Calgary Stampede kicks off with annual parade, enhanced safety measures
COVID-19 cancelled Stampede last year, for the first time in almost a century
The rides are up, the stuffed animals are displayed at the games tables and concession booths are loaded with supplies.
Forced by the COVID-19 pandemic to cancel last year — for the first time in almost a century — the Calgary Stampede has returned.
The setup may look familiar, but due to COVID-19, there are some notable changes to the 10-day celebration of cowboy life.
The walkways are wider, there are markers showing proper spacing in lineups and fewer rides.
"We wanted to spread this out, create more social-distancing space, so we brought less rides to achieve that goal," said Scooter (Greg) Korek, vice-president of client services for North American Midway Entertainment.
"The rides that we didn't bring were maybe some of our less popular attractions. We brought all the fan favourites."
Including the ones that cause some riders to throw up?
"Absolutely," Korek said. "That's our core business."
New safety measures adopted by the Stampede include cutting daily attendance in half, sanitation stations for the public and enhanced cleaning throughout the grounds. Staff and volunteers are required to wear masks and get COVID-19 rapid tests.
The chuckwagon races aren't being held and the parade to kick off the Stampede is confined to the grounds without the public in attendance.
WATCH | Get a glimpse of what the Calgary Stampede will look like this year:
"What I would say is people need to guide themselves with their own level of comfort. But certainly, we feel very confident that we have created an excellent environment here for people to come in and enjoy themselves," said Stampede vice-president Jim Laurendeau.
Korek said Calgary is the first stop in Canada and the entire midway's staff had to be quarantined for two weeks upon arrival. The midway brings with it a full cleaning crew and everyone knows how to keep things sanitized and safe, he said.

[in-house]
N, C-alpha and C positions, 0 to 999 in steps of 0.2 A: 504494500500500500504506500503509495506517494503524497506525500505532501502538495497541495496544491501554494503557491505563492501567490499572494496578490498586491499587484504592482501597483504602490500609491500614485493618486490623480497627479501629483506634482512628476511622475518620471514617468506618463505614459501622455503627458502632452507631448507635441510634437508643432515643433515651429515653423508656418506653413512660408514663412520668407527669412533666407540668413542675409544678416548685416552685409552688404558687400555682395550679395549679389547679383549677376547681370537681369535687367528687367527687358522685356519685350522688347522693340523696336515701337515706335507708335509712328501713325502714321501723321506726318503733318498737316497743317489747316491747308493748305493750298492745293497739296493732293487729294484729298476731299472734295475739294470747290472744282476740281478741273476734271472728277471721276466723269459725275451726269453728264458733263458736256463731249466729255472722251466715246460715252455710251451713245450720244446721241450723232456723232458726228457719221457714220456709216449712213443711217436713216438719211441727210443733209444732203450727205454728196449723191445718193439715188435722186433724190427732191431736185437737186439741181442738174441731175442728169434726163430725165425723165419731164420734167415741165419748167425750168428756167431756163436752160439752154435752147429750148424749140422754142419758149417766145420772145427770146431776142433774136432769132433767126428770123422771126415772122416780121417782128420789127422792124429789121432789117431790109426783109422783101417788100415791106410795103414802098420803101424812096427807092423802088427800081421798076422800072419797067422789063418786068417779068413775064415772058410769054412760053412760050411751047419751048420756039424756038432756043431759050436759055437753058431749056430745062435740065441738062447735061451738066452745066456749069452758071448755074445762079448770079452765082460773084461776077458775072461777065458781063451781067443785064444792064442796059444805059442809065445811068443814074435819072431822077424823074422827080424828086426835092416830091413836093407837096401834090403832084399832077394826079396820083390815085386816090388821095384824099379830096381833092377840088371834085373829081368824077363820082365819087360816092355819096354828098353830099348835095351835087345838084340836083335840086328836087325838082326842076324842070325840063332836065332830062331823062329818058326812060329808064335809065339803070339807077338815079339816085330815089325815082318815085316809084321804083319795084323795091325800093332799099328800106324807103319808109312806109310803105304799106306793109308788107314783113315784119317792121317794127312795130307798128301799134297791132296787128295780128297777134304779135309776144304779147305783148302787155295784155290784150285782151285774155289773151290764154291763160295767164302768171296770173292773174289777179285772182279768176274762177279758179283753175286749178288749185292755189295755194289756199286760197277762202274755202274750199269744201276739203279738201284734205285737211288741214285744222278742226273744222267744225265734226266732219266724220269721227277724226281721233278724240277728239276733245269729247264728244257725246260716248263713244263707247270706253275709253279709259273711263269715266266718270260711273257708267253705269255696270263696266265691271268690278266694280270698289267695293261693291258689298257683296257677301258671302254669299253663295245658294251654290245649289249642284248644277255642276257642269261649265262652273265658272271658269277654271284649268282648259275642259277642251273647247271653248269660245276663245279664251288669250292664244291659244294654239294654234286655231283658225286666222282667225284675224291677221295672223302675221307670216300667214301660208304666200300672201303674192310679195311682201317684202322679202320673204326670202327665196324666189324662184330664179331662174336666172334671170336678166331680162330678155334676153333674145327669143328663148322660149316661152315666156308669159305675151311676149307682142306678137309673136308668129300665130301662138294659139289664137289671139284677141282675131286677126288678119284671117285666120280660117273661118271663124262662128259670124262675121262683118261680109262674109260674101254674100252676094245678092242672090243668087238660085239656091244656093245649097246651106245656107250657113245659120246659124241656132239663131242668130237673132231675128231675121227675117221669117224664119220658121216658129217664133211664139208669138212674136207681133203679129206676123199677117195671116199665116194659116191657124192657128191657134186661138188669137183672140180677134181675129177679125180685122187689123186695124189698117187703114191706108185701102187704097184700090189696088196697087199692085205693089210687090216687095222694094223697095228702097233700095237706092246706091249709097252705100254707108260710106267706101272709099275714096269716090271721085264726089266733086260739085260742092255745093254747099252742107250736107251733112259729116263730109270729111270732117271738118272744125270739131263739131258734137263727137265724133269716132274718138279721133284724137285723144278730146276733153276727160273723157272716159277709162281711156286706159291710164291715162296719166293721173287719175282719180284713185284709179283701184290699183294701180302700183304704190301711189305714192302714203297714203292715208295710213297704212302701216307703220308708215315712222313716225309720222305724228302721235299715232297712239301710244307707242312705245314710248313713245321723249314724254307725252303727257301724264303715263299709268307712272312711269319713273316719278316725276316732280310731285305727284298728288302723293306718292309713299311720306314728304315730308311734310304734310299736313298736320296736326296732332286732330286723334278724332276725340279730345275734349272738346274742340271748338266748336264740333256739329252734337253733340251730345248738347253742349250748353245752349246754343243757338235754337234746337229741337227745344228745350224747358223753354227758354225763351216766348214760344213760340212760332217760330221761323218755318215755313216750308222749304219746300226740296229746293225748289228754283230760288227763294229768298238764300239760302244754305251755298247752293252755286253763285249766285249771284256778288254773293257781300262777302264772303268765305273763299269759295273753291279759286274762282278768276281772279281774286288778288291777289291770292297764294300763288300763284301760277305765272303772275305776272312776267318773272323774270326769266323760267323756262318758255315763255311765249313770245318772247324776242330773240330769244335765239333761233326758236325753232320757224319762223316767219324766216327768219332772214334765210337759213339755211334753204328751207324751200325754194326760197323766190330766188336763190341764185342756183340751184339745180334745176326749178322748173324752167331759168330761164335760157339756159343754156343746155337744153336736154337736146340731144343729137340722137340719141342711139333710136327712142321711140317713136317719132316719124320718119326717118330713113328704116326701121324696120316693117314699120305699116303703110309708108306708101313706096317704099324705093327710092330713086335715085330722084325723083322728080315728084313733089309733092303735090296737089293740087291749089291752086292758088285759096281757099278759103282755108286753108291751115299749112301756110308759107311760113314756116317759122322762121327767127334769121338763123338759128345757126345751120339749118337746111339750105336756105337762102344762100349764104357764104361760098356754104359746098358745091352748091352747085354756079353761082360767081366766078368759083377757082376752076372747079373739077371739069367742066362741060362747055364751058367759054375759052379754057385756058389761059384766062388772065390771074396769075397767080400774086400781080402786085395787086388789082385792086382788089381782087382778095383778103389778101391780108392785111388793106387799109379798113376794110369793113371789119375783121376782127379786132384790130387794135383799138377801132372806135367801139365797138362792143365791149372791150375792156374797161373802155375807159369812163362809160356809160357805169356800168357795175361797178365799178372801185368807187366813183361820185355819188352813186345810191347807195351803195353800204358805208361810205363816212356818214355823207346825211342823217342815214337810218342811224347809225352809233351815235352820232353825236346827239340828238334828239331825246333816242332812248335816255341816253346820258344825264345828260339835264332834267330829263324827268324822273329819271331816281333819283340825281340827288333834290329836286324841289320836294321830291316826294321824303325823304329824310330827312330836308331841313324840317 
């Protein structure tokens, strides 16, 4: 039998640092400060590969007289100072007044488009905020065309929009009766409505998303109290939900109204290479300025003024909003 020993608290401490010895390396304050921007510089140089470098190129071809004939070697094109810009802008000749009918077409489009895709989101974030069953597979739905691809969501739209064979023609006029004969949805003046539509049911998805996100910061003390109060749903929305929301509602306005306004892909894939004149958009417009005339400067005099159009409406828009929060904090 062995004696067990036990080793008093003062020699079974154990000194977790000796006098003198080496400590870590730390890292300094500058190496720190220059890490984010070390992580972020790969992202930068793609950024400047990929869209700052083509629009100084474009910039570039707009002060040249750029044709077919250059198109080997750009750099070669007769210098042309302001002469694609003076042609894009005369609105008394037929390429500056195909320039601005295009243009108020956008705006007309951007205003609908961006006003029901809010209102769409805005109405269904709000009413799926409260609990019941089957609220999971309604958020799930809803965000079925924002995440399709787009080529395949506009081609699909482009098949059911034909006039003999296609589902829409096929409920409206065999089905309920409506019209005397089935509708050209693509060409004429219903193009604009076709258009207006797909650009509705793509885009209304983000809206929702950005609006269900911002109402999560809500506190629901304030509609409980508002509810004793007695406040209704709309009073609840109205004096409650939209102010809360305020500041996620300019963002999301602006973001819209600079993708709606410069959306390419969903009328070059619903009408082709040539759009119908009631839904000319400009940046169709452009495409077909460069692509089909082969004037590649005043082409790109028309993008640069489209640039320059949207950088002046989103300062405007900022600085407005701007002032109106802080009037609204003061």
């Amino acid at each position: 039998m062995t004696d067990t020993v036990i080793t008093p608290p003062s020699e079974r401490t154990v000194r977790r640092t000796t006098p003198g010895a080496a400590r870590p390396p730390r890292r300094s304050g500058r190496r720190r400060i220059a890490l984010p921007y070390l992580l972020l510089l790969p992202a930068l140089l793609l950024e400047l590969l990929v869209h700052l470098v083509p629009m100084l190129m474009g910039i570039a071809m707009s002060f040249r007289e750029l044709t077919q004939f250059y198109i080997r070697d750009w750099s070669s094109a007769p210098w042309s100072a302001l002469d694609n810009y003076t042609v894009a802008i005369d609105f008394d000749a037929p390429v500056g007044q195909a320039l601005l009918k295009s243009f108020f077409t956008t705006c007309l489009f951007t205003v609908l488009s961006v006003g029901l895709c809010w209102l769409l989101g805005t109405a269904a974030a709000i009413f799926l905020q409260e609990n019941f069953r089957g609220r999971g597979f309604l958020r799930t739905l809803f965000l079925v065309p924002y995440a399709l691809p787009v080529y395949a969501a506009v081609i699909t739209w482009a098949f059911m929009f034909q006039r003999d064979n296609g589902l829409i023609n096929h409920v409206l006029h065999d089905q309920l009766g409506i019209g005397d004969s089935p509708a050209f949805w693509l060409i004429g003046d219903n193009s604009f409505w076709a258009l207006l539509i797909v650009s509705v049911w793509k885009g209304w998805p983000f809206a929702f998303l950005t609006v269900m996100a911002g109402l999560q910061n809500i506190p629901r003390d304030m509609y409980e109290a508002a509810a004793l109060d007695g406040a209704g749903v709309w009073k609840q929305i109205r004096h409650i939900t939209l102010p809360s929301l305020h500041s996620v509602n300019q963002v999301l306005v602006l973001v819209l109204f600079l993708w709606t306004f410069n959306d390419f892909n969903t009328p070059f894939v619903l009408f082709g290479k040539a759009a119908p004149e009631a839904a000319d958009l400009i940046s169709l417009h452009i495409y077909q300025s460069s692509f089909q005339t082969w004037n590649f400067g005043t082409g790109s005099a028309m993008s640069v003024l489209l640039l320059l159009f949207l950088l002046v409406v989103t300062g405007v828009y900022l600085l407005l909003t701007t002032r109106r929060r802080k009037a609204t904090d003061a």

"We started in March [with] our pandemic program, which is pretty extensive: social distancing, mask and gloves. We got really, really good at it."
A Stampede breakfast was held Friday morning in Calgary's northeast at the Northgate Village Shopping Centre, in the parking lot.
A vaccination clinic was available in the shopping centre for those in need of their first or second vaccination shots.
"If they can come for a breakfast and have a pancake and then go and get their vaccine shot — and it's not just for newcomers it's for the community at large," Harry Yee, chief operating officer at the Centre for Newcomers, told CBC News.
WATCH | A Stampede breakfast next to a vaccine clinic offers a poke and a pancake:
The event was hosted by the Centre for Newcomers in collaboration with the Calgary Stampede, 19 to Zero, and Alberta Health Services.
Nathan Bensler, with 19 to Zero, a group combating vaccine hesitancy, was there to help encourage people to get the shot.
"When we're encouraging vaccine uptake, we're noticing people say, 'I would go get the vaccine right now but we haven't had that clinic before,' so today we do have the clinic right across the parking lot," he said.
Parade kicks off
Friday marks the 109th edition of the Calgary Stampede parade.
According to the organization, the parade will have 60 entries,150 horses, two bands and eight floats.
This year's parade marshal will be Katari Right Hand, a 17-year-old fancy dancer from the Siksika First Nation east of Calgary.
Naheed Nenshi will be part of the parade for the last time as Calgary's mayor, after announcing he won't be seeking re-election in April.
While there will be no in-person spectators this year, local media will be broadcasting the parade so Calgarians can watch from the comfort of their homes.
With files from CBC